Finding elk in the Smokies is one of the most exciting photographic experiences that I have enjoyed anywhere. From the loving relationship between a cow and her calf, to the testosterone-fueled battles between big bulls, to the magnificence of a bull crossing a stream in Cherokee, to the incredible beauty of wispy fog in the yellow walnut leaves in Cataloochee, you can find endless possibilities for photography.

Landscape opportunities also abound in the area. Cataloochee Valley is great for foggy landscapes at sunrise. The Blue Ridge Parkway has many beautiful places to view sunrise and sunset, and you’ll discover streams and waterfalls. Black bears are often seen too (although not nearly as often as in Cades Cove).

Photo by Horace Hamilton

In most cases you will want to use a long telephoto lens, 400mm or more, mounted on a tripod. You can also use your widest angle or mid-range lenses to capture landscape images at Cataloochee. Another useful item to bring is a collapsible seat to help you stay near eye level with the elk while waiting for action in the fields. Bug spray, sunscreen and rain gear are also important.


Mid-day temperatures during rut are usually mild, but mornings and evenings can require a jacket or sweater. Precipitation is common, so bring rain gear for you and your equipment. If you plan to go to nearby places like Clingman’s Dome or Blue Ridge Parkway for sunrise or sunset photos, plan on much cooler temperatures and windy conditions. Summertime temperatures are warm; winter is cold with a risk of snow.

Getting Help
Rangers can be found at the visitor center at Cataloochee during all open hours and are very helpful. They can possibly help you locate elk, if you are having difficulty. Volunteers (look for their bright yellow vests) are another great resource, but they are most often found where the elk are present. You will find them to be very knowledgeable about elk. Most have worked as volunteers for several years and know a lot about individual animals and their habits.

I’d encourage everyone to make plans to witness this wonderful treat in North Carolina, just a few hours from Atlanta. This not an experience that requires stealth or hours of sitting in a blind; you can go with friends and make it a social event. I hope you enjoy it as much as I have.

A past president of GNPA, Horace is also a former board member and the founding coordinator of the Gwinnett Chapter. He’s been photographing nature for more than 40 years, and has served as a jurist for numerous photo exhibits. He has also conducted training classes for GNPA and camera clubs across Georgia. The Great Smoky Mountains National Park is one of his favorite destinations, where he enjoys photographing its animals, landscapes, streams and flowers.

West Palisades: An Overlooked Gem

West Palisades: An Overlooked Gem

Mountain Laurel along the Chattahoochee River. Photo by Tom Wilson

By Tom Wilson

I’ve been photographing the Chattahoochee River for 20 years, and although I love all the different units that make up the recreation area, my favorite is West Palisades.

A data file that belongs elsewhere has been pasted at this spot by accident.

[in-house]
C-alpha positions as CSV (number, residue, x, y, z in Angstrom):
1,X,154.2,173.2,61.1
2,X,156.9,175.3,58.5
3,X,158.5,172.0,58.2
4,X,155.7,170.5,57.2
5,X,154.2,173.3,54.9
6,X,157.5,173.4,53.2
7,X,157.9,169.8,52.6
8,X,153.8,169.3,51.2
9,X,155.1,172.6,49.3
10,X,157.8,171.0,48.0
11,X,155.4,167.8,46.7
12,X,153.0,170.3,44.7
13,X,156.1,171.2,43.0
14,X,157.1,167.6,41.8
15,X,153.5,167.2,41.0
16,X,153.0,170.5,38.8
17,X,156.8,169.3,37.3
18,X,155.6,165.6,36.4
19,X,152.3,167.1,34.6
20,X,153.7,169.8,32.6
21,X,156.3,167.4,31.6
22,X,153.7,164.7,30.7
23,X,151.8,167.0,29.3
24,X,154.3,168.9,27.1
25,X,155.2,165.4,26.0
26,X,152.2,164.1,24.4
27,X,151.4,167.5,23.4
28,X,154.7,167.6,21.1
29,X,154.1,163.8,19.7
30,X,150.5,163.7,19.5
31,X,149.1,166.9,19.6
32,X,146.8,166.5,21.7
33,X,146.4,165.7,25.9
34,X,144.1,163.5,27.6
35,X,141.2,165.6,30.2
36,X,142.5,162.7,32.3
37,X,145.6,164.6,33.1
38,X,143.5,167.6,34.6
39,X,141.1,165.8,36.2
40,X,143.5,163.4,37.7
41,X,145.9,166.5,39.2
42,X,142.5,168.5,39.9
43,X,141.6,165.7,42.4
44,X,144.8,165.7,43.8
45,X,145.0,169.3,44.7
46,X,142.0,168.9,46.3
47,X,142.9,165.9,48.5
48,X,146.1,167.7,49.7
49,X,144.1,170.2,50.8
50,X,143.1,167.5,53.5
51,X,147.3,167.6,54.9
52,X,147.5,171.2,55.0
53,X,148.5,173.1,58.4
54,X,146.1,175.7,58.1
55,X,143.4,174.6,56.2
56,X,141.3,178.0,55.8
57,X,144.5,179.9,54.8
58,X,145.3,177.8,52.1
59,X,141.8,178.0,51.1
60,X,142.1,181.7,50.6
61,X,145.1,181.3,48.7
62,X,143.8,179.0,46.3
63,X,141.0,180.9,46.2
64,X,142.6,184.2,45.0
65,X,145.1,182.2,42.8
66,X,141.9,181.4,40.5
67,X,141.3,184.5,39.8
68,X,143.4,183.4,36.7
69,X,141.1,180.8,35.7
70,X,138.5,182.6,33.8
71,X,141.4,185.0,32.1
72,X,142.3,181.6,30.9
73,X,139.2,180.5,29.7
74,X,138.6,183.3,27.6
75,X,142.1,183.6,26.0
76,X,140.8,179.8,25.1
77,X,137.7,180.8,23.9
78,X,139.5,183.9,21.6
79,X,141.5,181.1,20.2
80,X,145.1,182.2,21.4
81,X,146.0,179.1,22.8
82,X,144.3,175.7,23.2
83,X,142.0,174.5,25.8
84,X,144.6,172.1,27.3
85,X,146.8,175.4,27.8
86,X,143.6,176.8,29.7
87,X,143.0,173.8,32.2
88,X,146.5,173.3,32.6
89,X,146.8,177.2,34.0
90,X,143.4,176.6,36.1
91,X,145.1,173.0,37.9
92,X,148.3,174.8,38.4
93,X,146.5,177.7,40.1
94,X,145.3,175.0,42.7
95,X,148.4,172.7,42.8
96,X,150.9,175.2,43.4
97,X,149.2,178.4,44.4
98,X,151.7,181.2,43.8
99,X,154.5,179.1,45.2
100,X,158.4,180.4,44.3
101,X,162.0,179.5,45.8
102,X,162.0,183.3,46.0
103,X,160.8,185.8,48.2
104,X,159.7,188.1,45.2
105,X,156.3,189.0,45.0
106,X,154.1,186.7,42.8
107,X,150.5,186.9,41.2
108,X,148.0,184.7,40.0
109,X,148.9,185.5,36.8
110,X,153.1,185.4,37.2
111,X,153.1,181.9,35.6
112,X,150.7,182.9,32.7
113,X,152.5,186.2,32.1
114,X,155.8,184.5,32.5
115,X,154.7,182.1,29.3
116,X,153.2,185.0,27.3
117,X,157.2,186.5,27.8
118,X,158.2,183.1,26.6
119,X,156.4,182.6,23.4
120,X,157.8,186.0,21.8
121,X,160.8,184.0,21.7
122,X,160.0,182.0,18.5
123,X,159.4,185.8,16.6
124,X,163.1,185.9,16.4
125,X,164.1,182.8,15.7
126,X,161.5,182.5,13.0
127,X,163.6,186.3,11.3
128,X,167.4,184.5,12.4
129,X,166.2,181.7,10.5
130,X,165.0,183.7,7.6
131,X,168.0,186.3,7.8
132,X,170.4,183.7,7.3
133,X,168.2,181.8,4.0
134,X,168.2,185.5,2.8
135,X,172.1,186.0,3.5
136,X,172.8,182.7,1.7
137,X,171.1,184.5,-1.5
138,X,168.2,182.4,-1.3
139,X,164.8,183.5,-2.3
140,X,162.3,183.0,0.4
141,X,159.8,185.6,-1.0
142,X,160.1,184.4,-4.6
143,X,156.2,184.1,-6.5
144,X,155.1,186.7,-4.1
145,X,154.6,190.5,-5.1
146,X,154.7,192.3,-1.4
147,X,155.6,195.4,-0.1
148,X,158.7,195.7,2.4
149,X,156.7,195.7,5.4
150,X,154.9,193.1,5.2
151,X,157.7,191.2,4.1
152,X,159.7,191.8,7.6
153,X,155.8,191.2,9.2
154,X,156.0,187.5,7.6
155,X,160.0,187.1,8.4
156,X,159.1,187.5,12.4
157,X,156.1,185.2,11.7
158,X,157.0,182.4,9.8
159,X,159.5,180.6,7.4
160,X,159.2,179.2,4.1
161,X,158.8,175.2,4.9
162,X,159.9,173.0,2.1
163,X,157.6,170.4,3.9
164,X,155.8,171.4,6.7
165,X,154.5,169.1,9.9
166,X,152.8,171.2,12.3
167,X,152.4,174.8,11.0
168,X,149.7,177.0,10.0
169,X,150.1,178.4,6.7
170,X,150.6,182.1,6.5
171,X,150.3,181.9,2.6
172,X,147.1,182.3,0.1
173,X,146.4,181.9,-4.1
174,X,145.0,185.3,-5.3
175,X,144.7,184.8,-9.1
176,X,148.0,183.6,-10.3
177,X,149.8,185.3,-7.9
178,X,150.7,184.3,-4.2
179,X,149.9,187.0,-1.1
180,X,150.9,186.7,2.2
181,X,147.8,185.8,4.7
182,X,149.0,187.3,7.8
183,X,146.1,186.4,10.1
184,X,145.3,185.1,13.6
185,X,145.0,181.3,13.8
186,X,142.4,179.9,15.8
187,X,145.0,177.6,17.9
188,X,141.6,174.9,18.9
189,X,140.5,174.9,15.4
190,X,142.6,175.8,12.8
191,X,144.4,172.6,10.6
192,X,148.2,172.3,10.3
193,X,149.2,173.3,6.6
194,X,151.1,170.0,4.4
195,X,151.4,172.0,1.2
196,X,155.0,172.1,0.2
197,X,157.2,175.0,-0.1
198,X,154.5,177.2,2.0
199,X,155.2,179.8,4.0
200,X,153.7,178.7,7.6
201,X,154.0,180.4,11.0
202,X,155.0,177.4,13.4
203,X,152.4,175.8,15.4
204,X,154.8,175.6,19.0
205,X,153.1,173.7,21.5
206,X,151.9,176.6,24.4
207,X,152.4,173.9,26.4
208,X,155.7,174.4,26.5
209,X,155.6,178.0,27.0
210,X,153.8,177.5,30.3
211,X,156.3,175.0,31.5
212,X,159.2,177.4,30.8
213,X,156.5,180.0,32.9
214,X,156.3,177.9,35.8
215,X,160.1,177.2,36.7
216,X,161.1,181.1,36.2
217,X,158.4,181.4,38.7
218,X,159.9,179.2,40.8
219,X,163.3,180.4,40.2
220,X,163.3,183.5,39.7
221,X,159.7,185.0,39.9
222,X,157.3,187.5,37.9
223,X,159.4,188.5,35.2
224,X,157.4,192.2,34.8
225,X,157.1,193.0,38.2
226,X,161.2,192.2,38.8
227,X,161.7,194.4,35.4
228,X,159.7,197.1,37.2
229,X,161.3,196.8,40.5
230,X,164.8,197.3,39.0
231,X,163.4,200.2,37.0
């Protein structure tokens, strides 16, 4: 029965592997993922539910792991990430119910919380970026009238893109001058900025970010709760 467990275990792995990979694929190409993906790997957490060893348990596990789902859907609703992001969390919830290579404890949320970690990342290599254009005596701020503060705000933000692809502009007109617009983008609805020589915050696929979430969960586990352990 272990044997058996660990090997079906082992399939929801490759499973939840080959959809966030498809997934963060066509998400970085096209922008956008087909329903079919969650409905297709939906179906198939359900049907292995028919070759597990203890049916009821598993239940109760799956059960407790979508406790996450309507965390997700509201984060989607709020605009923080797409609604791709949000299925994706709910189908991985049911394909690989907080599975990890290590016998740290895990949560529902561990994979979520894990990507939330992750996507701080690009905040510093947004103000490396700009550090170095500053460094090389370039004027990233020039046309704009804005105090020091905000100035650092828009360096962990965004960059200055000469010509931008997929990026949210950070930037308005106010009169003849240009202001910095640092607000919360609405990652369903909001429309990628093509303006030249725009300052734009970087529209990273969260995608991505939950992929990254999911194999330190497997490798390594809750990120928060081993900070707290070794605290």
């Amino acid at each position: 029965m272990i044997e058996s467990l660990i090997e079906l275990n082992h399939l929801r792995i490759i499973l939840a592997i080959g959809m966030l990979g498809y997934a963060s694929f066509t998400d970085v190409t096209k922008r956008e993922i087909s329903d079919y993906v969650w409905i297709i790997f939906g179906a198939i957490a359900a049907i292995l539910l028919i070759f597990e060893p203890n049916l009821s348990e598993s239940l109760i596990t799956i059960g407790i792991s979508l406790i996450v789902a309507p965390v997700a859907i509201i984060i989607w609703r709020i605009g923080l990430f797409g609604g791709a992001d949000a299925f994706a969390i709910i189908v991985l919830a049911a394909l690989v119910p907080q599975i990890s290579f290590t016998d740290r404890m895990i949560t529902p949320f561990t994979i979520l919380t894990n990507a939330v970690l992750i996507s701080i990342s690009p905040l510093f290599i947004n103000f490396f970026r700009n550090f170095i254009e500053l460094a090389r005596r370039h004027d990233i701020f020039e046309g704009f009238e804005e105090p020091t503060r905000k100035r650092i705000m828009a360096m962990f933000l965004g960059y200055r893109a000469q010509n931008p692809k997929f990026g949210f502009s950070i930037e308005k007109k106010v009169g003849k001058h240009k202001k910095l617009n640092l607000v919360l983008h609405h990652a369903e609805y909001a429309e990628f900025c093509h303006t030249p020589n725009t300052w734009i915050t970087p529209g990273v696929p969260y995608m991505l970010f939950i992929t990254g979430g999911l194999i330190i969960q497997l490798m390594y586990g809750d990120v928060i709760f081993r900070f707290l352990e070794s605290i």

Located just within I-285 and just east of I-75, this portion of the Chattahoochee River National Recreation Area is a beautiful place to visit any time of year. But right now, during May, might be the best time to explore its beauty.

One of my favorite photos I’ve taken of this area was in May 2007 (it was featured on the Park’s 2012 annual pass). I took it when the Mountain Laurel was in bloom across the river next to the bluffs. I made the photograph right from the access adjacent to the bathrooms and just upriver from the small boat ramp. The bluffs are beautiful, as are the “Devil’s Racecourse” and the Thornton Shoals sections of rapids upriver of the bluffs, and Thornton Shoals on the downriver end. The area is also particularly good for wildflowers, starting in late winter and lasting through spring.

Great Blue Heron with his catch. Photo by Tom Wilson.

This section of the river and its surrounding landscape offer a wide range of photo opportunities, so I always hike down to the river prepared for almost anything. I remember one morning on the river when I saw 11 Great Blue Herons at one time. While in this area, I’ve made landscape photos, macro images, telephoto pictures of birds – you name it. In fact, I have never hiked down to the river without finding some nice opportunities for landscape photographs. This is also a particularly good place for photographing people enjoying the river (I’ve included one of my photos of two kayakers, which now appears on one of the park’s brochures).



This area can be accessed from the Akers Mill Parking Area. Turn onto Akers Drive SE off of Akers Mill Road and drive up the hill until you see the National Park sign on your left. Turn left there and follow that road down to the parking area. For a map of the trails, visit the Chattahoochee River National Recreation Area website, click on “maps” and scroll all the way down for the West Palisades Unit Map.

Kayakers in the Chattahoochee River. Photo by Tom Wilson